Yet how else is Eminem to be judged? This is the first major white practitioner of a sophisticated, foul-mouthed, "ill" aesthetic designed to give middle-aged blacks like Herbert conniptions--although, confusingly, his defenders rarely nail his precise achievement. Despite "Stan," about a crazed fan, or "My Fault," about a woman who OD's on Slim Shady's 'shrooms, he's not so much a "storyteller" as a rhymer; although no name rapper has done so much with enjambment and polysyllabic line endings, many are more poetic in other ways. Both his sound and his delivery privilege treble over bass, a pop strategy that leaves hip hop's core project of complex new beats and textures to deeper musicians. In short, he's a gifted technician, not a titanic one. But he's the funniest rapper ever. No rapper has ever made clearer, especially to young whites who view black rappers as romantic outlaws, that hip hop is a verbal construct, not to be taken literally. And no rapper has ever done so much with the fine distinctions that are supposedly over his audience's heads. It's not, as is too often said, that his artistry justifies his offensive content. His offensive content is the essence of his artistry.

Schooled in the over-the-top insults of the dozens, blaxploitation flicks, and slasher movies, the everyday brutalities of police harassment and the drug economy, and the early legal battles of 2 Live Crew and Ice-T, hip hoppers love reality games. They regularly boast about "keeping it real," and regularly defend their tales of mayhem as fictions. Don't think Eminem is the first rapper to play with multiple personas, either. Still, Marshall Mathers the man, Eminem the artist, and Slim Shady the alter ego are an exceptionally well-defined trio deployed with exceptional intricacy, an intricacy hip hop fans are trained to comprehend. Rather than attributing his antisocial impulses to Slim and letting that be that, Eminem insists--gleefully, guiltily, perversely, thematically--that these subjective realities overlap.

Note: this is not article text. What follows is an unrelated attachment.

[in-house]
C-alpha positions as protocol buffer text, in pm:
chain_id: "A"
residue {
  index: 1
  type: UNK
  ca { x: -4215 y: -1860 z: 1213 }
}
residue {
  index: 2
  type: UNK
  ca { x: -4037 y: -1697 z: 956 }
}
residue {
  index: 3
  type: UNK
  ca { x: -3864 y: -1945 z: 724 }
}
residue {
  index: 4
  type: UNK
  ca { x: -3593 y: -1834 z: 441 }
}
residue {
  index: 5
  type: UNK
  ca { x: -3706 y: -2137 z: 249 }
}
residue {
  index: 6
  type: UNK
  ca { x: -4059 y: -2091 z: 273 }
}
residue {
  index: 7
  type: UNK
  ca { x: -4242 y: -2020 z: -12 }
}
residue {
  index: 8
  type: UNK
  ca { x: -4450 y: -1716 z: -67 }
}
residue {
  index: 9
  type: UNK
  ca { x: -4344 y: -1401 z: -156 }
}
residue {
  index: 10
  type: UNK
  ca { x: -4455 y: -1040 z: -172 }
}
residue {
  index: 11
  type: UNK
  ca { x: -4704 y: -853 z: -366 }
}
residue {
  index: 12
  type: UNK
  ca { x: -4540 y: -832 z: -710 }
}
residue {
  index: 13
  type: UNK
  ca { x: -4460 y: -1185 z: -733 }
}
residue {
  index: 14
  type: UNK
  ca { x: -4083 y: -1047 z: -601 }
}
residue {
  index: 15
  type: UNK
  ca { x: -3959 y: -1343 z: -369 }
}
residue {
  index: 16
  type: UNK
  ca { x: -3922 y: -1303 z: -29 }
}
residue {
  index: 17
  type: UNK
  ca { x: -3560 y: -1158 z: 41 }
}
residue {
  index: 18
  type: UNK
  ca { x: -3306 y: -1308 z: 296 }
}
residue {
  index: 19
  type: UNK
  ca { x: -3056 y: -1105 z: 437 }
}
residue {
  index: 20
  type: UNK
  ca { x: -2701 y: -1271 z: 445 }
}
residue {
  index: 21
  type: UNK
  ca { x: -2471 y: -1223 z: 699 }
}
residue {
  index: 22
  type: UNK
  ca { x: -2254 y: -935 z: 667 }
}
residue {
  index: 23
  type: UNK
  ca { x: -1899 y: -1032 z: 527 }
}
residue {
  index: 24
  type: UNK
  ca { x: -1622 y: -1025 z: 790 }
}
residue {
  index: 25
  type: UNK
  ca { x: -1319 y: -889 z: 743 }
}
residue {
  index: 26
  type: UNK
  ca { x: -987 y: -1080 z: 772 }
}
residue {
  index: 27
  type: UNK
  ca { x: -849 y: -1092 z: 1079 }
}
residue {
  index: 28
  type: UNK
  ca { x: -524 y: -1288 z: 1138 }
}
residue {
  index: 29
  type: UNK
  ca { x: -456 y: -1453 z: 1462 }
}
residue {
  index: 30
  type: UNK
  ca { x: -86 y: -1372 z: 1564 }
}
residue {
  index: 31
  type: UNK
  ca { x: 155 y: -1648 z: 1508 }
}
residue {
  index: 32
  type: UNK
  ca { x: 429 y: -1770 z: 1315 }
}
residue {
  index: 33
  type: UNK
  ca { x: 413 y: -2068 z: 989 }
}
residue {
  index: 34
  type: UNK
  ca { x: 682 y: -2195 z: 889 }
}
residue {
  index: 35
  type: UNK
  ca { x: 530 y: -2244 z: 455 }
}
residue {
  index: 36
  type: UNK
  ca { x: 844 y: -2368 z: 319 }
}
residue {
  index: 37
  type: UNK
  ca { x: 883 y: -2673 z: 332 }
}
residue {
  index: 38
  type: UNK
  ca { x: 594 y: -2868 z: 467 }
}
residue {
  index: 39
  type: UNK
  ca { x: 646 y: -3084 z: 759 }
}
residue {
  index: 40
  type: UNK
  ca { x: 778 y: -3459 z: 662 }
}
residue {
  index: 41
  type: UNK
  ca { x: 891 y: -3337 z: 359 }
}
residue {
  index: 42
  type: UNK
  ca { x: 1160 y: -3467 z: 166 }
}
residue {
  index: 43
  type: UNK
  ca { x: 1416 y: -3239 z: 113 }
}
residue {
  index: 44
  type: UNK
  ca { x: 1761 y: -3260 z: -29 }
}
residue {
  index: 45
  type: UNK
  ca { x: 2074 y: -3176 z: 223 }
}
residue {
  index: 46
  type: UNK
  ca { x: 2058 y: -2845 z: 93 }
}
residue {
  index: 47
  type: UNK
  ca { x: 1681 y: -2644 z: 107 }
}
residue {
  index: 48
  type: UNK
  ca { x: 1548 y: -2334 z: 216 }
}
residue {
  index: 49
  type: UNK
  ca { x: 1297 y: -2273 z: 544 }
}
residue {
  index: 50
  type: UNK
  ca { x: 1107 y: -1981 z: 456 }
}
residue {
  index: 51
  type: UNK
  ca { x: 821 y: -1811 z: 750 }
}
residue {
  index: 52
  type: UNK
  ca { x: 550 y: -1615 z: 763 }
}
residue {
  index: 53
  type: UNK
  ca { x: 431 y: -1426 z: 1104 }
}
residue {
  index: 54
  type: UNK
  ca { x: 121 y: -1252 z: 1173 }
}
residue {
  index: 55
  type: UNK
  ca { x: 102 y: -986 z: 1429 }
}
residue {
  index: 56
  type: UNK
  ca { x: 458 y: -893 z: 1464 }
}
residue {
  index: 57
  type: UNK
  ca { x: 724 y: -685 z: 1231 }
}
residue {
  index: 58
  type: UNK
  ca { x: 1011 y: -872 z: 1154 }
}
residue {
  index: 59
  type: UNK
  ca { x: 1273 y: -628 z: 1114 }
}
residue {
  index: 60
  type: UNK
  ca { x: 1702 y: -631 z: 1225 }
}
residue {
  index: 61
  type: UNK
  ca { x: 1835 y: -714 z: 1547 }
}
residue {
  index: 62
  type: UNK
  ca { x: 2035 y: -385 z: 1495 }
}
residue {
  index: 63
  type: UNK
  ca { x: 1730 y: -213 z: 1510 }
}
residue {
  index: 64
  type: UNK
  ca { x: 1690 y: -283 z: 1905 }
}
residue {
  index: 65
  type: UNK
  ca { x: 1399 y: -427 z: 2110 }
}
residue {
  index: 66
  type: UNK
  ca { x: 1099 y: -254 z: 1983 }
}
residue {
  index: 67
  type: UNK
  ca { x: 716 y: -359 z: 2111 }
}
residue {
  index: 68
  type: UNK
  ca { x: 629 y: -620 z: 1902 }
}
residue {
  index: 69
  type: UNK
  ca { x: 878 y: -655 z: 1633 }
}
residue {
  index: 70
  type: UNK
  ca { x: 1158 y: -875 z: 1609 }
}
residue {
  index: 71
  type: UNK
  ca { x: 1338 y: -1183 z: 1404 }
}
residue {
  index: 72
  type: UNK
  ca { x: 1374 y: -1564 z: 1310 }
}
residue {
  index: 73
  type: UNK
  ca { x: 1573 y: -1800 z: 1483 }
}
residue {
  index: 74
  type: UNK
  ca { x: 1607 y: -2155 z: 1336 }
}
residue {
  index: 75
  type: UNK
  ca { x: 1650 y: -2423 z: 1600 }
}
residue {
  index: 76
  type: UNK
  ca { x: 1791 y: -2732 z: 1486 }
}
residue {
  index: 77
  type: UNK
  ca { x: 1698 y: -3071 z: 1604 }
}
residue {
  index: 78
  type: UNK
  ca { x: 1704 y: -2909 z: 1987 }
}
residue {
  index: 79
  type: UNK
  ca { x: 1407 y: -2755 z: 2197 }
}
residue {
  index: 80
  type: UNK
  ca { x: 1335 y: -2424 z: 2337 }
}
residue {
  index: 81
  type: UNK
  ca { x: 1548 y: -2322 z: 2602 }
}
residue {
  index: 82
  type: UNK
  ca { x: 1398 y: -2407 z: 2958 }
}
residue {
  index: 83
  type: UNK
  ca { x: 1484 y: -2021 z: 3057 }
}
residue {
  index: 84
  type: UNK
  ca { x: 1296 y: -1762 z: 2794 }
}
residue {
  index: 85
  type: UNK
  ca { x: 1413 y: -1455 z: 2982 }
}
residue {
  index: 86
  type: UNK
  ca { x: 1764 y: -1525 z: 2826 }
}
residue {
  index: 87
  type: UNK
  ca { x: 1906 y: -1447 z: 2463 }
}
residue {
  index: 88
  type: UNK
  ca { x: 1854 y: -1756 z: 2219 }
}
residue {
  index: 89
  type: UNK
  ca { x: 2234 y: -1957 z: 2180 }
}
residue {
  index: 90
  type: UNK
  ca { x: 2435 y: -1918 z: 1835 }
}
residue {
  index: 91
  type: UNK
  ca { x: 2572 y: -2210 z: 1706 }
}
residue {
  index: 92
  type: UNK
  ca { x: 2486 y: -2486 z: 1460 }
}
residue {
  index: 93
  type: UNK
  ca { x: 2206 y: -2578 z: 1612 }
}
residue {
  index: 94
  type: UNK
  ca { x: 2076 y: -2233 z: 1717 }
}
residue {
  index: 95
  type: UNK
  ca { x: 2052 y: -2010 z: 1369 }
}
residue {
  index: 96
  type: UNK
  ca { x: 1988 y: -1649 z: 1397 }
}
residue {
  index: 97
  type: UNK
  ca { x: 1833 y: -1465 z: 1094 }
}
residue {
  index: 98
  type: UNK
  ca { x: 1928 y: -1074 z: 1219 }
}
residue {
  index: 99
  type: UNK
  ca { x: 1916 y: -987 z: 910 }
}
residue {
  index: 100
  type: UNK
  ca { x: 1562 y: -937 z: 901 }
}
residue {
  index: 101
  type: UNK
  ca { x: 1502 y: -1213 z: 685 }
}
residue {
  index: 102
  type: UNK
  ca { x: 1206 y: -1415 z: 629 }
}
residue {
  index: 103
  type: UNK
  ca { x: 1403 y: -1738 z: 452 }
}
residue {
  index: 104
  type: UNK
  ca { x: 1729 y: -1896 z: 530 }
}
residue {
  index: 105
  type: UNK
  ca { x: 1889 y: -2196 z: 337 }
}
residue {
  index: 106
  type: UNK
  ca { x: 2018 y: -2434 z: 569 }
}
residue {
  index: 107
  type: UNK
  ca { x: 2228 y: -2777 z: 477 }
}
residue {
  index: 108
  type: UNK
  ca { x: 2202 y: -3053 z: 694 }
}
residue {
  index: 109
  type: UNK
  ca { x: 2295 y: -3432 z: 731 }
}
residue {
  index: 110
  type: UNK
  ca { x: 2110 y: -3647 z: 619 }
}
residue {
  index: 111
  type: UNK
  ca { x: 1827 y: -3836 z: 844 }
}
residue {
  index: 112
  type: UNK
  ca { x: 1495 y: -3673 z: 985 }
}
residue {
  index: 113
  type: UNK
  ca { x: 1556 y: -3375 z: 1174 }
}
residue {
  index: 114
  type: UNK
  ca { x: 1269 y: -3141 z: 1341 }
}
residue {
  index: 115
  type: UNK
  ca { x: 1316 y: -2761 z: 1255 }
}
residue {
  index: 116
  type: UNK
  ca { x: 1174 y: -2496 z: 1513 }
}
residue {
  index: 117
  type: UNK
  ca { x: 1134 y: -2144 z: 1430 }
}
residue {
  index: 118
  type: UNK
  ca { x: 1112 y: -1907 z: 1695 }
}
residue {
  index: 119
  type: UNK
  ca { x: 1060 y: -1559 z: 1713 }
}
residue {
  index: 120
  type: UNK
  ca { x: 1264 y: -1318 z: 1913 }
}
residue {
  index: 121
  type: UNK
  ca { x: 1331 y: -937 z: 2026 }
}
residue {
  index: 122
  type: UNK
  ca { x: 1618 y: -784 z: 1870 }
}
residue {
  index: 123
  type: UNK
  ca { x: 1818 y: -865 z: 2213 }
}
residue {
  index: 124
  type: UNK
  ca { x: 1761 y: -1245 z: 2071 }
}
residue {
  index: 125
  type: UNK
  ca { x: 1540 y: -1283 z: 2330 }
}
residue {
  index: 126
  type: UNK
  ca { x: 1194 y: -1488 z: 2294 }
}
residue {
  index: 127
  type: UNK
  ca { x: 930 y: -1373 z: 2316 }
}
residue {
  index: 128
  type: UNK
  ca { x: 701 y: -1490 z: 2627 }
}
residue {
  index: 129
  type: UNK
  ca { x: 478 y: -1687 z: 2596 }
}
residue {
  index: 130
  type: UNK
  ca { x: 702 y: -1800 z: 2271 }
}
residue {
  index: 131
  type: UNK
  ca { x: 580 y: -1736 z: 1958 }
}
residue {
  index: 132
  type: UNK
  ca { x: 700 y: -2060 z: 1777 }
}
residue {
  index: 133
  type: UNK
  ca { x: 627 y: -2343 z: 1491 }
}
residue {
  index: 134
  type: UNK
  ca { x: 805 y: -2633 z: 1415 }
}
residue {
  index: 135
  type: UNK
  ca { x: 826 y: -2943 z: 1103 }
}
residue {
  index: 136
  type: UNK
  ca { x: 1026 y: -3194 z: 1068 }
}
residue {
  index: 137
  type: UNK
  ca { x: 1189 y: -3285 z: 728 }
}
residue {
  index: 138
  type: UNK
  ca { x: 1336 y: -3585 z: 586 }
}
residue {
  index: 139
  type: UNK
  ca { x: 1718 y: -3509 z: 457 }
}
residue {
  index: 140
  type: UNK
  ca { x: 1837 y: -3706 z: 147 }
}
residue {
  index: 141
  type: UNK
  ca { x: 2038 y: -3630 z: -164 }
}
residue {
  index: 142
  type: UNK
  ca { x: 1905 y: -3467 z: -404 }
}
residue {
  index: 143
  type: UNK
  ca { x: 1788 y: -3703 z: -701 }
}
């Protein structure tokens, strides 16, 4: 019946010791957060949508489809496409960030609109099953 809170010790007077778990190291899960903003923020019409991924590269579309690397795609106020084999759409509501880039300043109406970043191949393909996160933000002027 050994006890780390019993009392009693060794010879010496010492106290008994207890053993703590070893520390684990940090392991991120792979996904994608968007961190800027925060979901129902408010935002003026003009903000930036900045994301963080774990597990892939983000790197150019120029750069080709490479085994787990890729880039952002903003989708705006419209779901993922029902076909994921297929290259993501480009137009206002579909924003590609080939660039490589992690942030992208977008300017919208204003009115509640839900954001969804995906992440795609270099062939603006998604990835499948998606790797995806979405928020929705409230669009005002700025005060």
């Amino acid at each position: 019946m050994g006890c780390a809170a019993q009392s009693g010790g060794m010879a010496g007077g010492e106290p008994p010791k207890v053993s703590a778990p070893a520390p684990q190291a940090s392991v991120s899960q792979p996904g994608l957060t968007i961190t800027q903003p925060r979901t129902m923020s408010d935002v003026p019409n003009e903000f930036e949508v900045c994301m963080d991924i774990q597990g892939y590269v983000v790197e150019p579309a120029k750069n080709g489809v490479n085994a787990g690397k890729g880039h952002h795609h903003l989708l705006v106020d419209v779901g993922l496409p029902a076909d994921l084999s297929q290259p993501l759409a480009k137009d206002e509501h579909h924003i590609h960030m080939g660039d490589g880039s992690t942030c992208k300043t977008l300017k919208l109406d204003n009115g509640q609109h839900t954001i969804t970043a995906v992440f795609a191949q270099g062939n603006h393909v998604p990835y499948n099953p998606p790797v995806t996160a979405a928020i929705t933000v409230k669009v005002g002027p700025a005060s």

It's fair to charge that Eminem and his music are homophobic, not simply on the basis of the vile but arguably contentless ritual epithet "faggot," but because various bawdy details corroborate it. But even his homophobia is examined by hip hop standards; "There's no reason that a man and another man can't elope," he concludes--from the examples of bestiality and cannibalism. And his "misogyny" is much more so. It's stupid or deceitful to argue that "Kim," in which you hear him slitting his wife's throat, is an incitement to murder. The wrong listener can misconstrue anything. But the unbearably raw pain of Slim's/Eminem's/Marshall's drunken rage, misery, and insanity render "Kim" a far more socially responsible work than "Janie Runaway." The teenagers know what the moral arbiters don't understand.

Two tracks later comes the finale, "Criminal," where Eminem supposedly threatens to murder "a fag or a lez." Only he doesn't. Explicitly and unmistakably, there for any person with a 90 IQ to understand, the song is about words' power to cause pain. It too comes with a statement of principle, uttered by Eminem himself. It's about how "stupid" it is to think he'd kill anyone "in real life." It concludes: "Well s***, if you believe that, then I'll kill you."

Think he means it? I f****** hope not.

Los Angeles Times, 2001